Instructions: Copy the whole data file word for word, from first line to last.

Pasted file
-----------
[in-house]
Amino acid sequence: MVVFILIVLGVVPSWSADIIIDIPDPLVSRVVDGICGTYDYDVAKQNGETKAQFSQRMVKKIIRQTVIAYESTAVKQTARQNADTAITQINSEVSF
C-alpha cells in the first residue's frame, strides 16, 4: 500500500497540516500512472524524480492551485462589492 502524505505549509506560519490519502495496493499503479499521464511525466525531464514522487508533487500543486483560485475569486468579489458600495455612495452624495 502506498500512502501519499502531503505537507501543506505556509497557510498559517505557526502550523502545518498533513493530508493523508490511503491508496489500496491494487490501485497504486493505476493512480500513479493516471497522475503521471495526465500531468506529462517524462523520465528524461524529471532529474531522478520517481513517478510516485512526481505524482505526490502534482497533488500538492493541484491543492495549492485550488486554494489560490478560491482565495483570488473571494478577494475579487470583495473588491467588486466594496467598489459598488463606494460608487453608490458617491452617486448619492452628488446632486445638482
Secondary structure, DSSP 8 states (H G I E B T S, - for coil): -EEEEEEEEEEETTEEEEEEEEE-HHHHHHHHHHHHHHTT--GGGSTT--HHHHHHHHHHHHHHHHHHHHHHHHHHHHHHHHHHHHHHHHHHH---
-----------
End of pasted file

[in-house]
Amino acid sequence: MVVFILIVLGVVPSWSADIIIDIPDPLVSRVVDGICGTYDYDVAKQNGETKAQFSQRMVKKIIRQTVIAYESTAVKQTARQNADTAITQINSEVSF
C-alpha cells in the first residue's frame, strides 16, 4: 500500500497540516500512472524524480492551485462589492 502524505505549509506560519490519502495496493499503479499521464511525466525531464514522487508533487500543486483560485475569486468579489458600495455612495452624495 502506498500512502501519499502531503505537507501543506505556509497557510498559517505557526502550523502545518498533513493530508493523508490511503491508496489500496491494487490501485497504486493505476493512480500513479493516471497522475503521471495526465500531468506529462517524462523520465528524461524529471532529474531522478520517481513517478510516485512526481505524482505526490502534482497533488500538492493541484491543492495549492485550488486554494489560490478560491482565495483570488473571494478577494475579487470583495473588491467588486466594496467598489459598488463606494460608487453608490458617491452617486448619492452628488446632486445638482
Secondary structure, DSSP 8 states (H G I E B T S, - for coil): -EEEEEEEEEEETTEEEEEEEEE-HHHHHHHHHHHHHHTT--GGGSTT--HHHHHHHHHHHHHHHHHHHHHHHHHHHHHHHHHHHHHHHHHHH---